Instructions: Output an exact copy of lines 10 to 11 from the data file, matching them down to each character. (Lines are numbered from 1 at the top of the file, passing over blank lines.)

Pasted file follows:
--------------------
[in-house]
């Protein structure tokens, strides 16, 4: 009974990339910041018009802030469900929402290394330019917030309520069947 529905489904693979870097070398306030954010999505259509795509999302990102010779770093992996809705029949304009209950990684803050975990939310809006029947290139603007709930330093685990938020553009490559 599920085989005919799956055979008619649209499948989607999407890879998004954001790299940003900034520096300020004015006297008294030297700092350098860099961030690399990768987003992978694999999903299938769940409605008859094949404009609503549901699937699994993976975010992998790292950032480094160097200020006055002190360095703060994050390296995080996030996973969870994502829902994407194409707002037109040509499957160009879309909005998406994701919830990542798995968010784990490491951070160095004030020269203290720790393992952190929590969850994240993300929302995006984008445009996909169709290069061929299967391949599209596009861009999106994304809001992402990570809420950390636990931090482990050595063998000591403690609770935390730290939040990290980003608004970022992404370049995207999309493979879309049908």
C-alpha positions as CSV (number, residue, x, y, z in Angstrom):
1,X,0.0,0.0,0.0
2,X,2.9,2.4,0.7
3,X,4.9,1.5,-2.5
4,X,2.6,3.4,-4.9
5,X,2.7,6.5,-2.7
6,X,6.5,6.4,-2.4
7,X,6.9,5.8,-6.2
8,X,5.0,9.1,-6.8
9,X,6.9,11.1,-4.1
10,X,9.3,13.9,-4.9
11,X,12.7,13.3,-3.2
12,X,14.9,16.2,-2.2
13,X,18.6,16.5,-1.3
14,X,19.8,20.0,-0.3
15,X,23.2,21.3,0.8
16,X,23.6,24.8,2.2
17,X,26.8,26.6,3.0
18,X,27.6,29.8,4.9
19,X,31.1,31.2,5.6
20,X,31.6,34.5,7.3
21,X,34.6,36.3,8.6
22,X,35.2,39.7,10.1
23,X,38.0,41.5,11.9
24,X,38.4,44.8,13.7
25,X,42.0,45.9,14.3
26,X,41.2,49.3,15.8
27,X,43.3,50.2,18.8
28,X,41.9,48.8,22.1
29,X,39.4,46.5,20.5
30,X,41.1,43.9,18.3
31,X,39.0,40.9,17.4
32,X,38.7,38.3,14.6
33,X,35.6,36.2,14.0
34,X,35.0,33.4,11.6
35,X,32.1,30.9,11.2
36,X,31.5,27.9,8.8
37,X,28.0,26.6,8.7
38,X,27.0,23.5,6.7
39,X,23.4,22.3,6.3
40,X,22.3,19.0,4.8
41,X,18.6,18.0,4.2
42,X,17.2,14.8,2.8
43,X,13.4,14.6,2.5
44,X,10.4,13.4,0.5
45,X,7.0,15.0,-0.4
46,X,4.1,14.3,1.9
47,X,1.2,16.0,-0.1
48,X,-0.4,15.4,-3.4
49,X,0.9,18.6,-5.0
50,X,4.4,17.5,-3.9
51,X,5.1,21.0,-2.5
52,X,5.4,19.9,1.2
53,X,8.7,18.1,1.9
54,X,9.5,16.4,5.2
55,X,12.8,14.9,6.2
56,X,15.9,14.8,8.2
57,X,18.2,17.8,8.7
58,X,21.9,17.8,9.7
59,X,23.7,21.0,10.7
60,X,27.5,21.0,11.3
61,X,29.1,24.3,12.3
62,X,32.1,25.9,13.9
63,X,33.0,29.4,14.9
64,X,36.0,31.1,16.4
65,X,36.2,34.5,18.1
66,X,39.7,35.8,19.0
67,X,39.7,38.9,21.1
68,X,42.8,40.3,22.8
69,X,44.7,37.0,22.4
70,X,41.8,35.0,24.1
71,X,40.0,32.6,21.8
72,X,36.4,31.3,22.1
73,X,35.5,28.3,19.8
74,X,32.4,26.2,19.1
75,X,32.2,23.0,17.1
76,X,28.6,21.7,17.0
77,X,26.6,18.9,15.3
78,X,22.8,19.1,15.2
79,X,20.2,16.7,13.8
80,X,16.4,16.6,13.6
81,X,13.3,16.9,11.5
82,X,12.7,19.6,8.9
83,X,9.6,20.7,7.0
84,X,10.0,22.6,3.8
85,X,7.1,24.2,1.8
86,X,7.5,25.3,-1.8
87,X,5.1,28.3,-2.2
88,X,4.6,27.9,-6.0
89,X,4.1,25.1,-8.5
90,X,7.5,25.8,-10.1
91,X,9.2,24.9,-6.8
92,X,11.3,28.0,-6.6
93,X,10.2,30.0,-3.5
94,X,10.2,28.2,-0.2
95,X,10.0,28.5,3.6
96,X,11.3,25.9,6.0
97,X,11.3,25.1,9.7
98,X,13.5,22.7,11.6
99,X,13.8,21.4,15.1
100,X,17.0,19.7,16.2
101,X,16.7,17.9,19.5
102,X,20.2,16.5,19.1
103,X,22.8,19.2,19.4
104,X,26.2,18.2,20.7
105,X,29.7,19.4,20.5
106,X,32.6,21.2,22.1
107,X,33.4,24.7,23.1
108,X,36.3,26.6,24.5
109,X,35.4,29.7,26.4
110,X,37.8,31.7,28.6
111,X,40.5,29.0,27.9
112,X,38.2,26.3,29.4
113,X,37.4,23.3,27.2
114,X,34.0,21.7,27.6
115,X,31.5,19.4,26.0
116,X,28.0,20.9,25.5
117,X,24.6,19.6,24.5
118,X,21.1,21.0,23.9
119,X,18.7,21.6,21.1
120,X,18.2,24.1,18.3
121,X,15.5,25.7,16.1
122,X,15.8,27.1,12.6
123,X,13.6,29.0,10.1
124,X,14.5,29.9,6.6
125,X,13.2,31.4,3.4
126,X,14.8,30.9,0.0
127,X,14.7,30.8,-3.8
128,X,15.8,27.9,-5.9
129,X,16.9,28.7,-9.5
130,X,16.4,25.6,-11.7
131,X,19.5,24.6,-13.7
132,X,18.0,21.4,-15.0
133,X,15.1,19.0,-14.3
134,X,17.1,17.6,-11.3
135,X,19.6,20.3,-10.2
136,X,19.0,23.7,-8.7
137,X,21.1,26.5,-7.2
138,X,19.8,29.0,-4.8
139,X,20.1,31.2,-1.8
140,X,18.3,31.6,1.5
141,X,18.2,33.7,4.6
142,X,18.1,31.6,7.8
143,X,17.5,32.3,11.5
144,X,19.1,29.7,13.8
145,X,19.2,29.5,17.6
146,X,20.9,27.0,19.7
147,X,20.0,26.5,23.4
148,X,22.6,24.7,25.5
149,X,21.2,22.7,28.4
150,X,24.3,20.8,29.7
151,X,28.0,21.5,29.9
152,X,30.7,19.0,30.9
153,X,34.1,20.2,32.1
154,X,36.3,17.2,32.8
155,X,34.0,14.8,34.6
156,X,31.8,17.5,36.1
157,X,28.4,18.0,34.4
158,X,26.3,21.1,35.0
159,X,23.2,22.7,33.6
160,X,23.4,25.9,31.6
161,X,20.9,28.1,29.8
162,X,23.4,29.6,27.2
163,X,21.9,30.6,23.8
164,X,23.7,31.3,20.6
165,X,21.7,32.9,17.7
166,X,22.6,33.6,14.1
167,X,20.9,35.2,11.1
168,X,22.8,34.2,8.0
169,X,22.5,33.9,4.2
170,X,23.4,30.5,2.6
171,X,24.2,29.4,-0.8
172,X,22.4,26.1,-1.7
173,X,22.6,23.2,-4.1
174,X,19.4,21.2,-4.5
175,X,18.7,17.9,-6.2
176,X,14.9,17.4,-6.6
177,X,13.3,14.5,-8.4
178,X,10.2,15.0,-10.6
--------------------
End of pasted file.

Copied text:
7,X,6.9,5.8,-6.2
8,X,5.0,9.1,-6.8